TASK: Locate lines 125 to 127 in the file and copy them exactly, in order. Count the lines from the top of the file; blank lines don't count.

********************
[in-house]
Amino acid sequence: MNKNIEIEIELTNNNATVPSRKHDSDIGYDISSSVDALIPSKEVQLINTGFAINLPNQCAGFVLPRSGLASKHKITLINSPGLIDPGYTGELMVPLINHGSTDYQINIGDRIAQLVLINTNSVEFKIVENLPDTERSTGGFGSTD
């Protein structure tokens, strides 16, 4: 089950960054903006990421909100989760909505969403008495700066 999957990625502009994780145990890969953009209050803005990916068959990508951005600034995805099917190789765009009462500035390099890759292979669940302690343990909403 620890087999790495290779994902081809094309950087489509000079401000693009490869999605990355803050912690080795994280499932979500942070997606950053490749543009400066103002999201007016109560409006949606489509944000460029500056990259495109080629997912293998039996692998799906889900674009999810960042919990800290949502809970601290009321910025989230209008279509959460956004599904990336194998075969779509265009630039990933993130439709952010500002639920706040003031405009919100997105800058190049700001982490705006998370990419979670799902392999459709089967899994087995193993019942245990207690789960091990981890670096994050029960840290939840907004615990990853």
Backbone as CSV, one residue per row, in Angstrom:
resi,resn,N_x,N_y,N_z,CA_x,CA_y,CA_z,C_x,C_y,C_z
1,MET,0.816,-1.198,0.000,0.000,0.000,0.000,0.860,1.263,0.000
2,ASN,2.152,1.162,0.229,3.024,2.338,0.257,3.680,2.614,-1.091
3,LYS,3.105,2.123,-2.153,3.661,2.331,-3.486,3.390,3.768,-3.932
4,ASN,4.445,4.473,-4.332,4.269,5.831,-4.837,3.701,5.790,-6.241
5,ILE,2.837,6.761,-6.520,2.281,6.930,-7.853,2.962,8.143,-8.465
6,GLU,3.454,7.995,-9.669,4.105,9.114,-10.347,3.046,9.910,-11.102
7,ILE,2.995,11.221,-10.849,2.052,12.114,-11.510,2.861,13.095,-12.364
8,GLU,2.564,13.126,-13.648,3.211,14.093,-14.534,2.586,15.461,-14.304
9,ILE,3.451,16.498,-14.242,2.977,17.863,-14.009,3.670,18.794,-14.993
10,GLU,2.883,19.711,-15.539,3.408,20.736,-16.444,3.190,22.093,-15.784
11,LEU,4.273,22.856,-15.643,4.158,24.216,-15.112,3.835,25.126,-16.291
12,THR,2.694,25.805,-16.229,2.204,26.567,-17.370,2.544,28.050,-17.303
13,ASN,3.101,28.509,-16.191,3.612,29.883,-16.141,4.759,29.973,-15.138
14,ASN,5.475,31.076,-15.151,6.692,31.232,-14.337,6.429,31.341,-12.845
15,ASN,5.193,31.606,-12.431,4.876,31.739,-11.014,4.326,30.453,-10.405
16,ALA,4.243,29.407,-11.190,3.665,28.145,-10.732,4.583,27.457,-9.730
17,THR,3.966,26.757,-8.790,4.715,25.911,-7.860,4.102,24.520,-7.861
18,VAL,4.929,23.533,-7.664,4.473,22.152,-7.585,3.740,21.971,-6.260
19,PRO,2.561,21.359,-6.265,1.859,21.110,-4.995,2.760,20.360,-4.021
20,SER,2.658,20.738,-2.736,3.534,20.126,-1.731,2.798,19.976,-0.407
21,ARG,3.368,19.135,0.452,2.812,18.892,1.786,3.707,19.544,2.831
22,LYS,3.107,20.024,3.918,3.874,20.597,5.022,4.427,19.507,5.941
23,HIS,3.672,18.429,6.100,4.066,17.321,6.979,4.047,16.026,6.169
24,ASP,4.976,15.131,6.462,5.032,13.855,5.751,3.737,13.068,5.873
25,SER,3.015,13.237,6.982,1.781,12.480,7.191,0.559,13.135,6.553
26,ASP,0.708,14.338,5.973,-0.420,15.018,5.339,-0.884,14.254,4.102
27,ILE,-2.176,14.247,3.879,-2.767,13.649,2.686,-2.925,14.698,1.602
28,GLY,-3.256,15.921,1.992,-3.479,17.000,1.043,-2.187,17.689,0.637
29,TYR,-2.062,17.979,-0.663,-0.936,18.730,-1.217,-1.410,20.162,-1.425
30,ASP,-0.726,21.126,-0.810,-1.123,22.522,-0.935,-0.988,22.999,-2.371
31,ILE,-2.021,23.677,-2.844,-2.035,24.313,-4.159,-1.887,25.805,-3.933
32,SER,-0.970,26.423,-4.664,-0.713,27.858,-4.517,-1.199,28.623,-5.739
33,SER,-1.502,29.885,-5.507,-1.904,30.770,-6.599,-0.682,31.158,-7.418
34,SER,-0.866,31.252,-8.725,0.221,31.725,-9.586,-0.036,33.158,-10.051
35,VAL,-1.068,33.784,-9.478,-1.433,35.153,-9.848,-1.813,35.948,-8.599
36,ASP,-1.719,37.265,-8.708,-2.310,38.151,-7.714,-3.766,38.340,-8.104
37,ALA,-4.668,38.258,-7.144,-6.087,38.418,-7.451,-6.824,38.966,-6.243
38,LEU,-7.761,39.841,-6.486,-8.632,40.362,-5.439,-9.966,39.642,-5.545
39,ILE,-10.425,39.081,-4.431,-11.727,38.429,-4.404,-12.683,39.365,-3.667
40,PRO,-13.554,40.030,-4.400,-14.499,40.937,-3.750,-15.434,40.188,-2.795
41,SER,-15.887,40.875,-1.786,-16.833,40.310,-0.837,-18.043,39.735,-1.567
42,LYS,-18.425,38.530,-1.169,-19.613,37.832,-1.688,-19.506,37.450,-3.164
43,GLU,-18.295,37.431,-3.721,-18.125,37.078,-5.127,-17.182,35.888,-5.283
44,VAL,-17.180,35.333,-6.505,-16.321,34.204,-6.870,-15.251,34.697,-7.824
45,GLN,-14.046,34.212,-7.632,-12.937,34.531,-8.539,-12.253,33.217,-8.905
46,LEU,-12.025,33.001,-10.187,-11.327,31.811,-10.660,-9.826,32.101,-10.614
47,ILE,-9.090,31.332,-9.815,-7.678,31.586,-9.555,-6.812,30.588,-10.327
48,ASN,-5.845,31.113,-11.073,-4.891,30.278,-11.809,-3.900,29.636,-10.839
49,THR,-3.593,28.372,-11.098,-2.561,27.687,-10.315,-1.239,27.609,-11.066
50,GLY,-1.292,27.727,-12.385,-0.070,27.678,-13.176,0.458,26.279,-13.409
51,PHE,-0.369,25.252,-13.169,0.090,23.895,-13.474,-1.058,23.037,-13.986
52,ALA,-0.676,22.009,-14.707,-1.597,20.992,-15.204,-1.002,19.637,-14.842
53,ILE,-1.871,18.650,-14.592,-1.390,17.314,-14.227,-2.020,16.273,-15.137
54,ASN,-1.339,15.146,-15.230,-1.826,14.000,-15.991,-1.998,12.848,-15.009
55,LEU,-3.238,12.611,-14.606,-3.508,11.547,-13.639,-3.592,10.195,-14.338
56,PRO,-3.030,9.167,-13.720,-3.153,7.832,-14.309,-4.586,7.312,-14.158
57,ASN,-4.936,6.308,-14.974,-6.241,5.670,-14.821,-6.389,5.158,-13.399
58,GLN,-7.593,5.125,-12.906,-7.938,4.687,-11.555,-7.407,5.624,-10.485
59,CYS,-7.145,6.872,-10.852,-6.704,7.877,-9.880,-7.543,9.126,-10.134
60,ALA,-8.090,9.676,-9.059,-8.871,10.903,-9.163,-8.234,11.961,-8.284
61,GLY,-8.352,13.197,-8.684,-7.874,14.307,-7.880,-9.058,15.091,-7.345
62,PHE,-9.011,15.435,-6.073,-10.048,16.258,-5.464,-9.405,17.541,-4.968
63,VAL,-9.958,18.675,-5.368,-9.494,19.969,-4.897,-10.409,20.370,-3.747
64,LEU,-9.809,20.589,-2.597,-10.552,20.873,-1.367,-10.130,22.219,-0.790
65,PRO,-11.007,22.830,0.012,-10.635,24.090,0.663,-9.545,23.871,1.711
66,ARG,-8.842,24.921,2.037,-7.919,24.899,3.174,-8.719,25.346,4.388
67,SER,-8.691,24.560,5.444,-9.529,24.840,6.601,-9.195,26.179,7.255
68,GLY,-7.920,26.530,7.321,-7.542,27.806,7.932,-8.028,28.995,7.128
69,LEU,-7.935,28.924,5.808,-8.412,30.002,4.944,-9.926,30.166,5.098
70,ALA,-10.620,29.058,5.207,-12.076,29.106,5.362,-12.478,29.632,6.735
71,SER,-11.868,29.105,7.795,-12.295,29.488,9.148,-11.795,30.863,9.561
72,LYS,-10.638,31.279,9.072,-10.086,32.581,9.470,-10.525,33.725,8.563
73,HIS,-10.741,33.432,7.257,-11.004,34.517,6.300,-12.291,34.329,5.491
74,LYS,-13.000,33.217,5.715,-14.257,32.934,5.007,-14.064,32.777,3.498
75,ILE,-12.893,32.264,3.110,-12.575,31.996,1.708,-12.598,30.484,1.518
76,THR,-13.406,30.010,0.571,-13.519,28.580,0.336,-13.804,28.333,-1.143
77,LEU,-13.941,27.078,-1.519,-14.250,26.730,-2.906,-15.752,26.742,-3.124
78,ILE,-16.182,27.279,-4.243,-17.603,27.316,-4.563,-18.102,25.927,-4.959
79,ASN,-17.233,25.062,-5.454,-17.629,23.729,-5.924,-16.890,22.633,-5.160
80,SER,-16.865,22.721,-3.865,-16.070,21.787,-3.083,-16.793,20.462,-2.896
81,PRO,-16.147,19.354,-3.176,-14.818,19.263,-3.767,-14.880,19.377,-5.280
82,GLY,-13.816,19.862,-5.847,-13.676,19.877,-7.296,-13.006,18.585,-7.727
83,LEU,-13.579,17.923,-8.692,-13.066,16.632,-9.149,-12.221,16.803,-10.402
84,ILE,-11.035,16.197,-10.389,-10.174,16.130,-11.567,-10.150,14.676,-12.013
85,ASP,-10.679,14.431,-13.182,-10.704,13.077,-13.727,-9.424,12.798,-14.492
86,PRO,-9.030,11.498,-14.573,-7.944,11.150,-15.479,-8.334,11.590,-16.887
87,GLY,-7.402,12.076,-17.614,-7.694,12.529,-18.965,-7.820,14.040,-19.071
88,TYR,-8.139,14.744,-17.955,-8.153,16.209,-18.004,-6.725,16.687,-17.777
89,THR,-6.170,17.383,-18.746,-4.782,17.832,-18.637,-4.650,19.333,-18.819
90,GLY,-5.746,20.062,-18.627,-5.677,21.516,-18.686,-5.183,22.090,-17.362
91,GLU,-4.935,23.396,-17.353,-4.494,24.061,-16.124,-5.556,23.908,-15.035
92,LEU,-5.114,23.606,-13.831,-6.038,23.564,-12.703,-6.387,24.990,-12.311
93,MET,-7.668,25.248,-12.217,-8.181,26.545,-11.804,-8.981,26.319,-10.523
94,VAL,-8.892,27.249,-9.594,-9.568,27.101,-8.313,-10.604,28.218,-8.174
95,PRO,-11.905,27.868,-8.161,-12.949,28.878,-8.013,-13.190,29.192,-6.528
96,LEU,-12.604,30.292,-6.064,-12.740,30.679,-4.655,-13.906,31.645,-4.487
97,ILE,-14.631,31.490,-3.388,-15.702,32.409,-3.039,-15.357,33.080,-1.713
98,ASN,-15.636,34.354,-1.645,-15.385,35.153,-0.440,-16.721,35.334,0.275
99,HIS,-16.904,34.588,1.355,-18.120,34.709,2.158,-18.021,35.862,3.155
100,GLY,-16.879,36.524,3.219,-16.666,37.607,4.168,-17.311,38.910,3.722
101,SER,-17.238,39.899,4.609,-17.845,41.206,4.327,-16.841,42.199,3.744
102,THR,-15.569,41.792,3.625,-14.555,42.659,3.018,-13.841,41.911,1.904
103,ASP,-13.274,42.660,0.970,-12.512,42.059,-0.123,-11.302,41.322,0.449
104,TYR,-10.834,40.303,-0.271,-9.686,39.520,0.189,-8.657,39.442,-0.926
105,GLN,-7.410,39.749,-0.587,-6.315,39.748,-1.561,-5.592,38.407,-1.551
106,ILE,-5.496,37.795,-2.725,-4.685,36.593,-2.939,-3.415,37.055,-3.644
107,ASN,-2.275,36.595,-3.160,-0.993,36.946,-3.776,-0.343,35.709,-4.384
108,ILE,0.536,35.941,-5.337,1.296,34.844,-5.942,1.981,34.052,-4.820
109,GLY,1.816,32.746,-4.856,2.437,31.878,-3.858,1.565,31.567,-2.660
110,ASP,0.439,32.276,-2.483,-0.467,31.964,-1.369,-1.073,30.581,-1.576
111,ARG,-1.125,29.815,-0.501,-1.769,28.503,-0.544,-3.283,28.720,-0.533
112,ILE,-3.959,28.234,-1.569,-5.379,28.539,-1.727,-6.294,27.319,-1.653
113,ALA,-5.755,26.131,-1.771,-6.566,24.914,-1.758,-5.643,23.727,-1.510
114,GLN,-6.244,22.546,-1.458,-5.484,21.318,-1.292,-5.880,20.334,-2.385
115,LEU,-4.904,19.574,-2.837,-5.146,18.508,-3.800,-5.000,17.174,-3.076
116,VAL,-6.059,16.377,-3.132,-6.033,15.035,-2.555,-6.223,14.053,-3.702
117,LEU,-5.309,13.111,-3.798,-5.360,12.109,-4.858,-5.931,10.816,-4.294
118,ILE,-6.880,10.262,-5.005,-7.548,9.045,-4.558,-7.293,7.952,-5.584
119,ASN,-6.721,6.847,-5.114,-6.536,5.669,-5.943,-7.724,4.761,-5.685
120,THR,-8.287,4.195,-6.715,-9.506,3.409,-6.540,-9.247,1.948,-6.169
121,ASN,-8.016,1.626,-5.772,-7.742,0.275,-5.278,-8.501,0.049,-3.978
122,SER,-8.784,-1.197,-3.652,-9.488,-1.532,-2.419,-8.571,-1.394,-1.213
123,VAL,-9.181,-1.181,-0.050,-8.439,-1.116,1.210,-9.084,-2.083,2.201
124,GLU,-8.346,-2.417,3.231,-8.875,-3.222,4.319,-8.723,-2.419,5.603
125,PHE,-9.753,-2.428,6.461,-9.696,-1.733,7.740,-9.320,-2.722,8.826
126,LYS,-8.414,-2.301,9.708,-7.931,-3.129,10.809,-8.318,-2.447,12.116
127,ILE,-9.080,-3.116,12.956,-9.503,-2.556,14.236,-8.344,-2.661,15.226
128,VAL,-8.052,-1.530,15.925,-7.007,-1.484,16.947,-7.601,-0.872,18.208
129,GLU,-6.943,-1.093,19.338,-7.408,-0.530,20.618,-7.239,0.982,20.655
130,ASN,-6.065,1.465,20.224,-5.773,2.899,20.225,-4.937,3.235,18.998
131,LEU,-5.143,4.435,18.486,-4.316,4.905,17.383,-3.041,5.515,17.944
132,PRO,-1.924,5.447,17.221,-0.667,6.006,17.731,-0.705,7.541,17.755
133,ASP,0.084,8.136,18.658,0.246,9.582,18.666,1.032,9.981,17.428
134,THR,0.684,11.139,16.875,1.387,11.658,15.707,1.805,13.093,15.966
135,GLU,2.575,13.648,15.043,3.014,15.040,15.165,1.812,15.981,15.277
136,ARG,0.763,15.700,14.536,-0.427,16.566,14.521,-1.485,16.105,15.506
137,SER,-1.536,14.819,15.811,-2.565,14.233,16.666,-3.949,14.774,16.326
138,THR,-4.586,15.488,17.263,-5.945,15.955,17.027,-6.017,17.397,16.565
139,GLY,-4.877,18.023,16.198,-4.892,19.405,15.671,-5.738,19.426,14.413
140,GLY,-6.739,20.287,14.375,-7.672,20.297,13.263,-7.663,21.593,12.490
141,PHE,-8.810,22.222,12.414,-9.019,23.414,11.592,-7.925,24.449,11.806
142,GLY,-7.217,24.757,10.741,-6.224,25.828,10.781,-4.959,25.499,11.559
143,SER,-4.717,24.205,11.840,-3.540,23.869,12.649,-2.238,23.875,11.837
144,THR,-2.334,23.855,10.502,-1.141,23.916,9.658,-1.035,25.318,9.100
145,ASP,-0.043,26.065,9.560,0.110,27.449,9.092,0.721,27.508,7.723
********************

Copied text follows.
120,THR,-8.287,4.195,-6.715,-9.506,3.409,-6.540,-9.247,1.948,-6.169
121,ASN,-8.016,1.626,-5.772,-7.742,0.275,-5.278,-8.501,0.049,-3.978
122,SER,-8.784,-1.197,-3.652,-9.488,-1.532,-2.419,-8.571,-1.394,-1.213